For a young country, Malaysia has quite an extensive history of building its own innovation ecosystem. It opened its Multimedia Super Corridor back in 1997. The time has now arrived – and it also has for neighboring Singapore – to scale to greater heights. The aim: to have significant and successful startups so that people can associate a global brand with this country or any of its cities. That would be a huge endorsement for a successful innovation ecosystem.
To discuss this topic, the Global Entrepreneurship Summit invited two globetrotters and a local Malaysian insider. Bowei Gai, founder of the World Startup Report, visited 26 countries in 9-months of travels and produced very popular Slideshares on each of them. Bjoern Hermann, founder of Startup Compass, is also known for his Startup Genome report that ranked innovation ecosystems across the world. Nazrin Hassan, founder of the Cradle Fund in Malaysia, an early stage investor in startups, has long worked in government agencies on the topic of innovation.
4 Essential Elements of a successful Innovation Ecosystem
According to the 3 panelists, the “recipe” for an ecosystem willing to take the next big step would involve different items, tools, and changes.
First, self-confidence. Silicon Valley remains the only known ecosystem in the world (ask amongst yourselves which city comes in 2nd best and you will struggle to agree on one). Asia, says Nazrin, needs to speak for itself, to showcase its history, successes, failures and identity. Benchmarking with the Valley makes no sense. Instead, Malaysia should compare its progress with countries operating in similar contexts, such as Singapore or Hong Kong. And it’s not so much about competition between ecosystems as it is about the important connections. In this case, Malaysia could work constructively with Singapore on a platform to reach to the global markets.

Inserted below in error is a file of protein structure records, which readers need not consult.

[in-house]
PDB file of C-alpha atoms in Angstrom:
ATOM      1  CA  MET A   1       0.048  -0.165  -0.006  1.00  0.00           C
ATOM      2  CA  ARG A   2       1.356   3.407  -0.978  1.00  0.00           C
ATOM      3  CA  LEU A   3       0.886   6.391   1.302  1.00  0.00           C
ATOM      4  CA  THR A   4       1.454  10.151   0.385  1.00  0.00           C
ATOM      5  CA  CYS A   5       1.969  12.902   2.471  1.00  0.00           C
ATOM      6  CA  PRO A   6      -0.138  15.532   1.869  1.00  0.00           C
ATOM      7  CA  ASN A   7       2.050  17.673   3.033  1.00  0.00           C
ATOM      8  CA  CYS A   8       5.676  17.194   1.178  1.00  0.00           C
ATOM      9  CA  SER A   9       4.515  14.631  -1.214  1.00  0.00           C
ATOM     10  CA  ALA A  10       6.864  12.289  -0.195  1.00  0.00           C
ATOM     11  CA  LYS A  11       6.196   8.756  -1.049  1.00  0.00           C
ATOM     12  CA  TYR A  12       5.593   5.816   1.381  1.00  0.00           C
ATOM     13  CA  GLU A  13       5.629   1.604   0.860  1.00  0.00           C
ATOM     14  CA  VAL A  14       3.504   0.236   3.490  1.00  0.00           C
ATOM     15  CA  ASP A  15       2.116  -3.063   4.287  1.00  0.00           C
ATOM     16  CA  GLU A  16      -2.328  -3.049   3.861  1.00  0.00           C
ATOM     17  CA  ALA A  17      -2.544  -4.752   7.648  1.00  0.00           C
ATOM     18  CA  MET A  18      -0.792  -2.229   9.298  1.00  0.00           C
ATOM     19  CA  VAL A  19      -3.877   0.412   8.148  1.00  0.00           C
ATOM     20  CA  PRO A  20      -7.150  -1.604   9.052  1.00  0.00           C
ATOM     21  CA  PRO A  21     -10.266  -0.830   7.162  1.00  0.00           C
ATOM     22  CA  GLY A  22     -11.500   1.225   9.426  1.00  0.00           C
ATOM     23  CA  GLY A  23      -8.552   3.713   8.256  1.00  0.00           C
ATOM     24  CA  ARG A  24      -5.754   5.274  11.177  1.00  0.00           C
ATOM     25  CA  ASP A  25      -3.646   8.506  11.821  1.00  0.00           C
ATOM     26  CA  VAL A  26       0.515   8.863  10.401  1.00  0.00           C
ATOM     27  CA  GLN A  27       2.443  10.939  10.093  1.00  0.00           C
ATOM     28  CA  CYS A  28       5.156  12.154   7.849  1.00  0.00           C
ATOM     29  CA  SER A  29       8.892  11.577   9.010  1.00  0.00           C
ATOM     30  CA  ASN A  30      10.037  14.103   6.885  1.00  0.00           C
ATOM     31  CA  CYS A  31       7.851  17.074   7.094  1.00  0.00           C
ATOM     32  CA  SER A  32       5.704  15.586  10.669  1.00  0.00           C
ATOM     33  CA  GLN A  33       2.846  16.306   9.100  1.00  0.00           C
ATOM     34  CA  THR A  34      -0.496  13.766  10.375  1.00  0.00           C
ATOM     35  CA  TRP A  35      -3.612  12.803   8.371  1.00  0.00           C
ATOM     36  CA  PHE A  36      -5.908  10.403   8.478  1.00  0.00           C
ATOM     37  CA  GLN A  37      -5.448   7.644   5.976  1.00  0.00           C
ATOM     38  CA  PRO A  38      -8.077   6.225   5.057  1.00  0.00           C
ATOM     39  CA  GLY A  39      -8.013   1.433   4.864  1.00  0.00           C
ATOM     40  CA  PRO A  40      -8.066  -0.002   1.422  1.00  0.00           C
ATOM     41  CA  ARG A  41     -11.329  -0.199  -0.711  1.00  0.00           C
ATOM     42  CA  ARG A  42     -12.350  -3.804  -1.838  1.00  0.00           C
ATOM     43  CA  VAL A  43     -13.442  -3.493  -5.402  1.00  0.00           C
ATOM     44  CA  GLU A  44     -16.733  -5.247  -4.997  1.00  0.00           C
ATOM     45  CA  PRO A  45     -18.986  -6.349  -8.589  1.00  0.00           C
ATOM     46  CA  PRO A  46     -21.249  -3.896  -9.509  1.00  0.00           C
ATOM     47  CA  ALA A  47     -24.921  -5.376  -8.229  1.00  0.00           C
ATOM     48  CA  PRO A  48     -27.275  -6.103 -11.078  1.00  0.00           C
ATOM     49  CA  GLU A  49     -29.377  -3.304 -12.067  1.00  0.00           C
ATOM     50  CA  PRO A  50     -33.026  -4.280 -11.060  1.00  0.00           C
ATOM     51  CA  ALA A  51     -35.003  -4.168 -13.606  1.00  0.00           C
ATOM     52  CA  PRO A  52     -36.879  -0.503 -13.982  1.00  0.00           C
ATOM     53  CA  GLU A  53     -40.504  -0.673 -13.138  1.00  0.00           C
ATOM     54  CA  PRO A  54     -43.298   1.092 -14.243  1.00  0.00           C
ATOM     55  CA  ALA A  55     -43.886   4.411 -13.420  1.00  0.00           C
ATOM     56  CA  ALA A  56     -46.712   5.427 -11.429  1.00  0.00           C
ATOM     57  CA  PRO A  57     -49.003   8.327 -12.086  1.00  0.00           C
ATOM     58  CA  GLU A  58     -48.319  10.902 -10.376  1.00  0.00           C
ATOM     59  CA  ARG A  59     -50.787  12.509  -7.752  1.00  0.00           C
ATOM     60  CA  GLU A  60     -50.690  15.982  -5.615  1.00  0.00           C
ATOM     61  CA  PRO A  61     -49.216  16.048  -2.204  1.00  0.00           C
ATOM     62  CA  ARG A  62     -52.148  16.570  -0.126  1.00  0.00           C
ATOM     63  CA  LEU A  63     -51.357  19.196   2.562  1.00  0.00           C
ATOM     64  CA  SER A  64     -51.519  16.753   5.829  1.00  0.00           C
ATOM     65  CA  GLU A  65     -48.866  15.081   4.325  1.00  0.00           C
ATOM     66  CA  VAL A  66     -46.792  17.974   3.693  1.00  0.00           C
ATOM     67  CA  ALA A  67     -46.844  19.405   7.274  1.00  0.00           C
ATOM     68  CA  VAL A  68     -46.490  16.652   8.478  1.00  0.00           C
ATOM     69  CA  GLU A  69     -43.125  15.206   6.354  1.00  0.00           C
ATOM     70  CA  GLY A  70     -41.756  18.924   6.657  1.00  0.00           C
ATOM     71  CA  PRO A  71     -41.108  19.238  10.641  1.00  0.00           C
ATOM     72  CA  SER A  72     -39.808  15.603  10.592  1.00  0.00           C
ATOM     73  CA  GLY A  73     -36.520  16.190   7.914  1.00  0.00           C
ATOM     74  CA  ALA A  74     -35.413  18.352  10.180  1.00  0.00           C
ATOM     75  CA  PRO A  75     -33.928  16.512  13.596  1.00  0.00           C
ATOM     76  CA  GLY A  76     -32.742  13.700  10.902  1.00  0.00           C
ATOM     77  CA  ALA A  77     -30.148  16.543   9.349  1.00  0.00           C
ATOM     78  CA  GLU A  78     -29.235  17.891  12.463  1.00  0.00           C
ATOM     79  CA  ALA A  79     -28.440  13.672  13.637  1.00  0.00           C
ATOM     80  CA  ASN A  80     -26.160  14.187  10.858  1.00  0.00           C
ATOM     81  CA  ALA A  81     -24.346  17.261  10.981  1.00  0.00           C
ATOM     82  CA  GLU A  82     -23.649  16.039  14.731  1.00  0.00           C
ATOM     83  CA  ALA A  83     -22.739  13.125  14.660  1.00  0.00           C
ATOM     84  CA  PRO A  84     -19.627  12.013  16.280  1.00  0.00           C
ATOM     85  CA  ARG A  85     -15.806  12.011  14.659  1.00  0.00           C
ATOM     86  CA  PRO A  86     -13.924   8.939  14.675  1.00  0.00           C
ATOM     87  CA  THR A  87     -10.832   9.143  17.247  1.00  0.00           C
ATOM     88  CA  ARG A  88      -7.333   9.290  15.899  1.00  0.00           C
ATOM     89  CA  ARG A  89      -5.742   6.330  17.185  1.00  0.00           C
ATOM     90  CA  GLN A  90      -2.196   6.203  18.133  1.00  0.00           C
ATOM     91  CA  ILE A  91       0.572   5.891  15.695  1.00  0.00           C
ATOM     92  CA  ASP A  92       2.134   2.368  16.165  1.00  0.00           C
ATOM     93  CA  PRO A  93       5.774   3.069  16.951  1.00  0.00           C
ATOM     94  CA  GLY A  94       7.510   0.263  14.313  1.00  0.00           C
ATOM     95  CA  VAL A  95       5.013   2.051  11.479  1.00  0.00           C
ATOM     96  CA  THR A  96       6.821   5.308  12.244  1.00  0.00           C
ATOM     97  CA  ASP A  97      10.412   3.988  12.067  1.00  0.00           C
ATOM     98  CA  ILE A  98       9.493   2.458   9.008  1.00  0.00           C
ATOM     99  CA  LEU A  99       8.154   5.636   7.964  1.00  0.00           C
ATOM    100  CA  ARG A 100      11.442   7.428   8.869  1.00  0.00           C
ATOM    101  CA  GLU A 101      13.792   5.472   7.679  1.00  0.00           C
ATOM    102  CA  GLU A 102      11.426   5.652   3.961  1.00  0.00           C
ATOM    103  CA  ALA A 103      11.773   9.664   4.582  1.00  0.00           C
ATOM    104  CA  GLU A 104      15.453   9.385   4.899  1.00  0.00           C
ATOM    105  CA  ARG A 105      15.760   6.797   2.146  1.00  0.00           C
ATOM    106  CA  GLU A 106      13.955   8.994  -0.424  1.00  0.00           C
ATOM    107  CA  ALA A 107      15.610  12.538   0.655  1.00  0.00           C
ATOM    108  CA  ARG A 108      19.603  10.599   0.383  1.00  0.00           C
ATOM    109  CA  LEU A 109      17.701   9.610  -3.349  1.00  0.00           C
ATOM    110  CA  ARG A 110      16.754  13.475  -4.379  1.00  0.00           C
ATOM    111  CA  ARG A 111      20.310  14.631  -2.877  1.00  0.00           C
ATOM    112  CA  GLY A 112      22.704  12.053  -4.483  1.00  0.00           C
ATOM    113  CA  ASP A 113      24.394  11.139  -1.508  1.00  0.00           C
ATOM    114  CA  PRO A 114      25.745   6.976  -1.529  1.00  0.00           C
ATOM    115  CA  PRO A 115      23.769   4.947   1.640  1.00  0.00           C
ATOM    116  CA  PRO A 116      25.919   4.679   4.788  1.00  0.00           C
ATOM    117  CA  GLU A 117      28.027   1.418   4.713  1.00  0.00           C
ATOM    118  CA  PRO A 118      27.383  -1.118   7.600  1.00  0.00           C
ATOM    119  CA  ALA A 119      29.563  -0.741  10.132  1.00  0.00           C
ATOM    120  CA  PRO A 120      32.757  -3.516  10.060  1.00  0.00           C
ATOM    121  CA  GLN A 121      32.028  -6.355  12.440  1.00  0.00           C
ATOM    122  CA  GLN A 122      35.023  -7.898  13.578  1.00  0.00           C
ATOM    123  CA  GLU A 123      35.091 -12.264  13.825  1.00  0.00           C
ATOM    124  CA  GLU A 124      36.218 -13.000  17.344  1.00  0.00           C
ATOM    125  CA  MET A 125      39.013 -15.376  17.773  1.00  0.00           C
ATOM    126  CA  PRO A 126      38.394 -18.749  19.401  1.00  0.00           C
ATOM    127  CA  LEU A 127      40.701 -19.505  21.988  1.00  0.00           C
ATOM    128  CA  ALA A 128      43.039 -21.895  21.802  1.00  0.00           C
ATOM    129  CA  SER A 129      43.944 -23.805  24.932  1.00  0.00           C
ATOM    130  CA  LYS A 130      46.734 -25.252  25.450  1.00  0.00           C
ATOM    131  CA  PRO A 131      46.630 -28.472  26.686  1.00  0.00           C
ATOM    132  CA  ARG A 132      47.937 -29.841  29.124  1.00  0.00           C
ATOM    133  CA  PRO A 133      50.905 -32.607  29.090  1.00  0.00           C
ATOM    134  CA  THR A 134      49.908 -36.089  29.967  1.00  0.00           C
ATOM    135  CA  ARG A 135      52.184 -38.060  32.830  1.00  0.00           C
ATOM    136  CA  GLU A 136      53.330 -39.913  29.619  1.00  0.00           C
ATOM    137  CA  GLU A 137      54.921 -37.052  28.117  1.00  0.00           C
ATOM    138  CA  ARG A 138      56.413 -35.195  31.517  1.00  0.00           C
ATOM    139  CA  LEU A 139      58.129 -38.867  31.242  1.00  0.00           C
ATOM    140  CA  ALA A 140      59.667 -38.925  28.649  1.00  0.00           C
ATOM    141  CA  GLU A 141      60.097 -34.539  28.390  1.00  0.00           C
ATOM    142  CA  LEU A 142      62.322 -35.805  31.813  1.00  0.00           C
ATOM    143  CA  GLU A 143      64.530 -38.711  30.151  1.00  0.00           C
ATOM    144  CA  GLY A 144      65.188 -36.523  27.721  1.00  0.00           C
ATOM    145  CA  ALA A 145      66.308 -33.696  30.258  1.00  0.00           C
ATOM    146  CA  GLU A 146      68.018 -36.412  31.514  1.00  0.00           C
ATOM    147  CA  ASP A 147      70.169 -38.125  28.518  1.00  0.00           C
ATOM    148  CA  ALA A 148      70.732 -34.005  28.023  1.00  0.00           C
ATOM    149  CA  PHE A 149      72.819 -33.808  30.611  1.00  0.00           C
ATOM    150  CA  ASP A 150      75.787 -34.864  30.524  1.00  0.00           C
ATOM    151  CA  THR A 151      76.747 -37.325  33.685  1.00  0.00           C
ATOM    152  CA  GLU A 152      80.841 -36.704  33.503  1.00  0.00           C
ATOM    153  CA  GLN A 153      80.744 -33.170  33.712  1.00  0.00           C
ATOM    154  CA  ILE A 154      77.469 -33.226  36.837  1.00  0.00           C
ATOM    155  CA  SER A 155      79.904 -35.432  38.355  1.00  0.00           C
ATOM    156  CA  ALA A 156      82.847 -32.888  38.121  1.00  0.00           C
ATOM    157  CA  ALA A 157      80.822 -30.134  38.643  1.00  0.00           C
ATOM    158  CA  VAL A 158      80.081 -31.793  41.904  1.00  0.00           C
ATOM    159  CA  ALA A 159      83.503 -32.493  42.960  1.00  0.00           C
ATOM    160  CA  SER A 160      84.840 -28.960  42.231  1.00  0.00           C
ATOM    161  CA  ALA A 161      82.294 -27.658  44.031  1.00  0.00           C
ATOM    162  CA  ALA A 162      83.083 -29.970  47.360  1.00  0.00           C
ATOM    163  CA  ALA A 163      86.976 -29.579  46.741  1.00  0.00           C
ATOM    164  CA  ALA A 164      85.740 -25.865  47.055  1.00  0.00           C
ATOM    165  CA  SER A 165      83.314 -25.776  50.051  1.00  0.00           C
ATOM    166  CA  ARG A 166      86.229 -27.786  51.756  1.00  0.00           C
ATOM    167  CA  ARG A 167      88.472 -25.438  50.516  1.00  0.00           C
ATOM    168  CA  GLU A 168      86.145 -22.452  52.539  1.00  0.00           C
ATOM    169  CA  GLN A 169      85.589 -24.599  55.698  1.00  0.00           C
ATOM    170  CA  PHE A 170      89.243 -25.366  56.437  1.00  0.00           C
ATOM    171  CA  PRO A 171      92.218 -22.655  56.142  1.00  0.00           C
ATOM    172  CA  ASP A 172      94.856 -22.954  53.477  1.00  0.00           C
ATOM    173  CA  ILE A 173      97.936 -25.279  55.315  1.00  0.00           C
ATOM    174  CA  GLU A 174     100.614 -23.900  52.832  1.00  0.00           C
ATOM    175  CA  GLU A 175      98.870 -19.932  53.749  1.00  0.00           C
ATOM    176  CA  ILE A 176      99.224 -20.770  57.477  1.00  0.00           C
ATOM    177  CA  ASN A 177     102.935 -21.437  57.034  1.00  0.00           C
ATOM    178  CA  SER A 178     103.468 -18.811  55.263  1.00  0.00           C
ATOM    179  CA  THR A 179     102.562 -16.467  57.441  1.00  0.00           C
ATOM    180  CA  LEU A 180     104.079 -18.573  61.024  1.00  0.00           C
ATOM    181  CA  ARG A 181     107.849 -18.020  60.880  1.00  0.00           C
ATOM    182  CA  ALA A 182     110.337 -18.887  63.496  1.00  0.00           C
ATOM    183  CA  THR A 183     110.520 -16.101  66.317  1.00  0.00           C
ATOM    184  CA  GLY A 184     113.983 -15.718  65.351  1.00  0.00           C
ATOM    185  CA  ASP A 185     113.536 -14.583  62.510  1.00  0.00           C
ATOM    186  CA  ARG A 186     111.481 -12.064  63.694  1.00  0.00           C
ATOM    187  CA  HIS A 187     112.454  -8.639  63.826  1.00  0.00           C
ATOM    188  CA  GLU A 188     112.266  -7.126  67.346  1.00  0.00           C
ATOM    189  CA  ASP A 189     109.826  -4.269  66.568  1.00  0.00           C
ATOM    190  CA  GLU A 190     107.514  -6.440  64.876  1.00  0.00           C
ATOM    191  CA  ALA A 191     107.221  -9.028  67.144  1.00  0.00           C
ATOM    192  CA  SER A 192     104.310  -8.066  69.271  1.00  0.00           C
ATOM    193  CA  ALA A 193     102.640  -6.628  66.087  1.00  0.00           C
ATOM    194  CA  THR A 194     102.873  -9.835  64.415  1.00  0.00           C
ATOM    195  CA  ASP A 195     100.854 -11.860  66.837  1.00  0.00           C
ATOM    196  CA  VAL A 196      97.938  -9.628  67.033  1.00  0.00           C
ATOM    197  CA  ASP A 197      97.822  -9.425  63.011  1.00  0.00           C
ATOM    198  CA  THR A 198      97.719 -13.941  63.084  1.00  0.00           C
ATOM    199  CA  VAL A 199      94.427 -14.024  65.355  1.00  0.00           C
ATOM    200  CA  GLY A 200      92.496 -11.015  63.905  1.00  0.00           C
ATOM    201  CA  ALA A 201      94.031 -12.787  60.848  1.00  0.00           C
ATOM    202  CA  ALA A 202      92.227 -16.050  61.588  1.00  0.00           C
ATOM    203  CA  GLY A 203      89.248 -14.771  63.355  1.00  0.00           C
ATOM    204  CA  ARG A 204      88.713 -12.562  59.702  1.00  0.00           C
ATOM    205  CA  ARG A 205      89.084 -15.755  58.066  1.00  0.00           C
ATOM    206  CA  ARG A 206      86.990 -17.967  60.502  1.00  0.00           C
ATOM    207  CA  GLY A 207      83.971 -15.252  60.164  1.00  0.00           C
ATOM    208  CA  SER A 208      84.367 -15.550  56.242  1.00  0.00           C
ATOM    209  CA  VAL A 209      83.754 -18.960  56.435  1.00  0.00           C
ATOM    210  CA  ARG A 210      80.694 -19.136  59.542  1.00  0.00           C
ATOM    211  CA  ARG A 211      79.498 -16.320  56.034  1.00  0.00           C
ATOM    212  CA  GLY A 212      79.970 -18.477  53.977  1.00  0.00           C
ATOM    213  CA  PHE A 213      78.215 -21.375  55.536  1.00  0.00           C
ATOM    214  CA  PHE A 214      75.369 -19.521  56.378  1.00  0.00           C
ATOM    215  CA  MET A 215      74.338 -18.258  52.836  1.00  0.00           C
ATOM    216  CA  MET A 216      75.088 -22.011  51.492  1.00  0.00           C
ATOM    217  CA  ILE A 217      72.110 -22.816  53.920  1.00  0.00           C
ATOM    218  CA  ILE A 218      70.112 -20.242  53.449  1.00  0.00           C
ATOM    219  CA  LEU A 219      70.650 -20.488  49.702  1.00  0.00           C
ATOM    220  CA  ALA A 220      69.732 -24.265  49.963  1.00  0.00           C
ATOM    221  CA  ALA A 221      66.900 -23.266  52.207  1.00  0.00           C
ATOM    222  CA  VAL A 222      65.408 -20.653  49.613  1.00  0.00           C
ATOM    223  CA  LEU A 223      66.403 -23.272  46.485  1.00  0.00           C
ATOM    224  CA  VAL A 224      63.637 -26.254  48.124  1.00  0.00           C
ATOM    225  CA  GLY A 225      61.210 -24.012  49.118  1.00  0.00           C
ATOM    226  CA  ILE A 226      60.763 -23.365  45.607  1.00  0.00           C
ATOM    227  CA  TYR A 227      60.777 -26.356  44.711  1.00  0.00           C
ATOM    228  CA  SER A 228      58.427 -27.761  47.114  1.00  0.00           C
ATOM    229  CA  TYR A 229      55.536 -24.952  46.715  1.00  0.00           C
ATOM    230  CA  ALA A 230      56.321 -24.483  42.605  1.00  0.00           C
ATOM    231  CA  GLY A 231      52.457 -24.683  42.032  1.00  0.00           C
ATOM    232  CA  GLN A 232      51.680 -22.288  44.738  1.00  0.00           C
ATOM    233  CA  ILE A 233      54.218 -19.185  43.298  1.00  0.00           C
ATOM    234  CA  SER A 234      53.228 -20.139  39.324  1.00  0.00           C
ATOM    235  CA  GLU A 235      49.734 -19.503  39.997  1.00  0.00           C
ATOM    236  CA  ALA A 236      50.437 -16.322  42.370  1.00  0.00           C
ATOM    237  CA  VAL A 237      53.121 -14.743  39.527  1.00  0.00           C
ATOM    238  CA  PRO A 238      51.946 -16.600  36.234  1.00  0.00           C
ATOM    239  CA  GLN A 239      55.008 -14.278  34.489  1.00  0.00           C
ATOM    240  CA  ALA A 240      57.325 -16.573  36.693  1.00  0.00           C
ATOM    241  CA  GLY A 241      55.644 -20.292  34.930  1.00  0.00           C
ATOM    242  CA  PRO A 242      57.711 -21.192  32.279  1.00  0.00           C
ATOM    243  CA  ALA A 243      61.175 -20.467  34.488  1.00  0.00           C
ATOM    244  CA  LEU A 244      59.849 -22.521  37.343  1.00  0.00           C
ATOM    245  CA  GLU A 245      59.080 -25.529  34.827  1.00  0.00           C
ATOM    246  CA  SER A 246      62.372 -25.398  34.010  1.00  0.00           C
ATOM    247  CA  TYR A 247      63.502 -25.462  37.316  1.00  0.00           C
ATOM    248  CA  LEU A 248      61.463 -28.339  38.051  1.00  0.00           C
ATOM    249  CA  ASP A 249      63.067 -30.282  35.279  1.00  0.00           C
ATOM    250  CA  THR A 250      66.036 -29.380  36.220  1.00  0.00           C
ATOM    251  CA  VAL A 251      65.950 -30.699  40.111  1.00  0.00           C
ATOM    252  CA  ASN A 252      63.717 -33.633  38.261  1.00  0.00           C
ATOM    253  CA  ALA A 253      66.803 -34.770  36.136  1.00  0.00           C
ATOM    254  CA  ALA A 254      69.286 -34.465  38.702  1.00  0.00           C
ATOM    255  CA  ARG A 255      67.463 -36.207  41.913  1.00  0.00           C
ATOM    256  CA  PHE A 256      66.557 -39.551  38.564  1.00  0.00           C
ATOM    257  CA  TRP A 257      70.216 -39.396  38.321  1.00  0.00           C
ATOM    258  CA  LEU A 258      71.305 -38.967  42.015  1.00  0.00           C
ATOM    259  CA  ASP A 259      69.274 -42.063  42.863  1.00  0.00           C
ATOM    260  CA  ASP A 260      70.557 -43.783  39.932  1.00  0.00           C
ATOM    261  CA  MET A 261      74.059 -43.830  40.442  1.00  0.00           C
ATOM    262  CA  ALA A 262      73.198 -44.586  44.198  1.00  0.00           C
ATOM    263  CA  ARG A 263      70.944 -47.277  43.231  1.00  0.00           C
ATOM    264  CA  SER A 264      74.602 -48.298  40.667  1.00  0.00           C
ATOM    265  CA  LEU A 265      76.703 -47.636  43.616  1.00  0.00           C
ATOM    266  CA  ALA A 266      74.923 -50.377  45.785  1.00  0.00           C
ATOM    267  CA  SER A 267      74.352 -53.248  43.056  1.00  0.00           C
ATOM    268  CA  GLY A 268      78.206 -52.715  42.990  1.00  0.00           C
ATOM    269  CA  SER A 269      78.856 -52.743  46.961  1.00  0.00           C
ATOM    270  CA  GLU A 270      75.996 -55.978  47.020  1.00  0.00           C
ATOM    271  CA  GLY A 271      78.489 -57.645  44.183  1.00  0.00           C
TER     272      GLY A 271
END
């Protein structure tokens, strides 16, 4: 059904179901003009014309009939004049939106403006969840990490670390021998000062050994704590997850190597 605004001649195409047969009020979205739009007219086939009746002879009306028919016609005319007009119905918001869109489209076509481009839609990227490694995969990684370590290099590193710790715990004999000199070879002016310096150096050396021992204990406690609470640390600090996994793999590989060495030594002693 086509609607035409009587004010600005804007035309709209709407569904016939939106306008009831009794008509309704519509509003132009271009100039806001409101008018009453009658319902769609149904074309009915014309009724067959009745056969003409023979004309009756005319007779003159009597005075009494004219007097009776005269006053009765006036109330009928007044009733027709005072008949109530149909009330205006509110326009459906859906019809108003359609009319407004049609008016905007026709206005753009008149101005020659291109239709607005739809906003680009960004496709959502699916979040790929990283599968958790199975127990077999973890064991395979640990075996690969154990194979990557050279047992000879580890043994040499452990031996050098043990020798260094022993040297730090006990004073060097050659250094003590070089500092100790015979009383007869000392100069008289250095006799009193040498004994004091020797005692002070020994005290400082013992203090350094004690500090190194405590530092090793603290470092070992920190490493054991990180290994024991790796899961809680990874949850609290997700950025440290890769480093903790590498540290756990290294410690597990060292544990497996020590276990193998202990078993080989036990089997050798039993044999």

Opening Malaysia to the world seems to be another key component. In the Silicon Valley, half the founders and 70% of PhD holders are foreign-born immigrants. Israel is also ranked highly in entrepreneurs’ minds for its links to startups in New York, Silicon Valley and Europe. The immigration dilemma, characterized by the visa policy tensions in every country in the world, seems to be the most sensitive issue. The Singapore startup ecosystem, often referred to as the perfect textbook case study, is now facing a rising anger from locals who see top jobs and government money go to attracting foreign entrepreneurs. That said, you can’t build an ecosystem with only locals as innovation stems from diversity, disruption, different influences, networks and connections.
The role of the government should also be better defined, Having worked for 13 years at different levels of government, Nazrin wonders if the government should be a leader or a feeder. The panelists agree that the government and its agencies should create the conditions for a successful ecosystem (see what Malaysia PM Najib Razak said in the opening keynote of the GES), and then leave it to entrepreneurs to take over. The legal, tax and education frameworks can be made more conducive for entrepreneurship. For instance, universities should be more open to private companies to expose students to successful entrepreneurs. Another step would be to improve wages for developers. In Malaysia, developers earn only 5.600RM/month ($1750), much lower than jobs in media or construction.
Making and keeping people hungry is another necessity. The Israel startup ecosystem is often mentioned: a nation under siege, in a sea of what they see as enemies, and the leading role of the army as both a training for the youth and a key funder for research and development. Malaysia may seem “too lazy”, says the panel, and needs to find its own “enemy” to raise the competitive mindset of its entrepreneurs. And if there’s no one hungry in the country, import hungry people! This is what Chile does very well with its Startup Chile program. Any foreigner with an idea can apply for a $50 000 grant and a visa to launch its project in Chile. “It’s a cheap way to drive an ecosystem”, adds Bjoern.
Malaysia en-route to becoming a thriving startup hub
But relatively, Malaysia is doing well and has a supportive government. As our panelists mentioned, try to get through the paper work in India or corruption issues in Indonesia to understand how much better the situation is in Malaysia. We’ll be covering other innovation ecosystems this year to deepen our understanding of their mechanisms, best practices, and how to connect them to each other. Stay tuned!
Do discover more startups from BRICS countries
Check out our report on Malaysia innovation ecosystem on Slideshare too